Where the constituent elements of an offence under section 45 of the Act are satisfied, the Bureau will consider whether the ancillary restraints defence under subsection 45(4) of the Act, or another defence set out in section 45 of the Act, may apply.Footnote 76
Where the Bureau determines that there is sufficient evidence to establish that an agreement satisfies the ancillary restraints defence, the Commissioner will not refer the matter to the Director of Public Prosecutions (the "DPP") with a recommendation to commence a prosecution under section 45 of the Act, but may seek a remedy in respect of the agreement under section 90.1 of the Act if the Commissioner is of the view that the settlement is likely to prevent or lessen competition substantially.
As is the case in general, parties may approach the Bureau at any time to resolve a criminal matter prior to referral to the DPP for prosecution. The Bureau’s Immunity and Leniency Programs provide a clear framework for cooperation and the provision of information by cooperating parties during investigations related to Part VI of the Act.Footnote 77 However, the DPP has the sole authority to engage in plea and sentencing discussions with counsel for an accused.
While the Bureau may, where appropriate, initially elect to evaluate a settlement under the criminal conspiracy provision of the Act, the Bureau may subsequently decide that circumstances warrant pursuing a remedy under the civil provisions of the Act at any time prior to referral of the matter to the DPP for prosecution. In cases where the matter is referred, but the DPP elects not to pursue prosecution, the Bureau may choose to re‑evaluate whether the settlement should be subject to a remedy under the civil provisions of the Act. At no time will the Bureau use the threat of criminal prosecution to induce settlement in cases proceeding by way of the civil track.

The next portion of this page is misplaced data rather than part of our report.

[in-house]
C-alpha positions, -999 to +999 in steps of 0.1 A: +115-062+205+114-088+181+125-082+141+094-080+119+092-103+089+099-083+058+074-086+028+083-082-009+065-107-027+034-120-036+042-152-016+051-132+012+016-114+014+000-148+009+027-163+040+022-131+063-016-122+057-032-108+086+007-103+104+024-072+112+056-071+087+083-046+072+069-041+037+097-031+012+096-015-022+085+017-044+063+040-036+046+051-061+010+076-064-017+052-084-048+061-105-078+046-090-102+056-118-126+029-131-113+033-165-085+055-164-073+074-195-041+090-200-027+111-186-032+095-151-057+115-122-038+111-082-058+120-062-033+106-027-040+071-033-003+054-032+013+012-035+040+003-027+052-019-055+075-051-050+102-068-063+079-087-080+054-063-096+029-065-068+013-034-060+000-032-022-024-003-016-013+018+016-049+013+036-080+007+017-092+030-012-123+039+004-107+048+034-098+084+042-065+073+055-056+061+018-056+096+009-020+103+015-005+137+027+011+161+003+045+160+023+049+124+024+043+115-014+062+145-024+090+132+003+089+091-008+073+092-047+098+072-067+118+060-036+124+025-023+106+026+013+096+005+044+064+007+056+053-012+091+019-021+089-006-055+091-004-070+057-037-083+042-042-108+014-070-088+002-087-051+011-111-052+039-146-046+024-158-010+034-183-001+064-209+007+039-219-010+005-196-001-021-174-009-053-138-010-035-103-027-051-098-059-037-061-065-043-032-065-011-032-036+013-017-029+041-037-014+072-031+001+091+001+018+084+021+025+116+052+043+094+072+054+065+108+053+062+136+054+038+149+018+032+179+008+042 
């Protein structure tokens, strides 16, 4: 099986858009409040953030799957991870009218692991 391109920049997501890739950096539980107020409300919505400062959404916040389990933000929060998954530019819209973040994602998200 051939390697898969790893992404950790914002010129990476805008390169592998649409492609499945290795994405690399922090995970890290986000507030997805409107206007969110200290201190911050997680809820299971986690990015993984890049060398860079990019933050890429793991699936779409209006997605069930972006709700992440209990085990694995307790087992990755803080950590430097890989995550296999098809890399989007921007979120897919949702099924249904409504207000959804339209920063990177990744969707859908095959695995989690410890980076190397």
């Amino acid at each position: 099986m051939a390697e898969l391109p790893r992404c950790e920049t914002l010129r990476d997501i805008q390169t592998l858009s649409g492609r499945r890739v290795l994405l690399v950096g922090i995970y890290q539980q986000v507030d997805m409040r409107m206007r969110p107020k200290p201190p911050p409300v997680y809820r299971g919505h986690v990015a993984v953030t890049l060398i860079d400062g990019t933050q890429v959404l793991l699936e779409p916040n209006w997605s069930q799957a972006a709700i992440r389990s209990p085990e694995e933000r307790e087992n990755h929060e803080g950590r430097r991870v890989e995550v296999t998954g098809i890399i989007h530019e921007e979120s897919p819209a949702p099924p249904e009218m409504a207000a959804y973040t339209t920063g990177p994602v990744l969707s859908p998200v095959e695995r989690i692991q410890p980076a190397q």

B. Part VIII of the Act
Where the Commissioner, in exercising his enforcement discretion, elects to pursue a matter under Part VIII of the Act, the Commissioner is most likely to examine a settlement agreement under section 90.1, but may also consider an examination under section 79 of the Act under certain circumstances. In general, agreements between competitors that may be examined under section 79 include, but are not limited to, situations where the parties are dominant, or jointly dominant, and the agreement results in or facilitates conduct that has a negative effect on a competitor that is exclusion ary, predatory or disciplinary, such that it has had, is having or is likely to have the effect of preventing or lessening competition substantially in a market.Footnote 78, Footnote 79
Subsection 90.1(1) of the Act states:
90.1 (1) If, on application by the Commissioner, the Tribunal finds that an agreement or arrangement — whether existing or proposed — between persons two or more of whom are competitors prevents or lessens, or is likely to prevent or lessen, competition substantially in a market, the Tribunal may make an order
(a) prohibiting any person — whether or not a party to the agreement or arrangement — from doing anything under the agreement or arrangement; or
(b) requiring any person — whether or not a party to the agreement or arrangement — with the consent of that person and the Commissioner, to take any other action.
Subsection 79(1) of the Act states:
79. (1) Where, on application by the Commissioner, the Tribunal finds that
(a) one or more persons substantially or completely control, throughout Canada or any area thereof, a class or species of business,
(b) that person or those persons have engaged in or are engaging in a practice of anti‑competitive acts, and
(c) the practice has had, is having or is likely to have the effect of preventing or lessening competition substantially in a market, the Tribunal may make an order prohibiting all or any of those persons from engaging in that practice.
Both sections 79 and 90.1 requ ire the Commissioner to establish that the agreement at issue has the effect of causing an SPLC.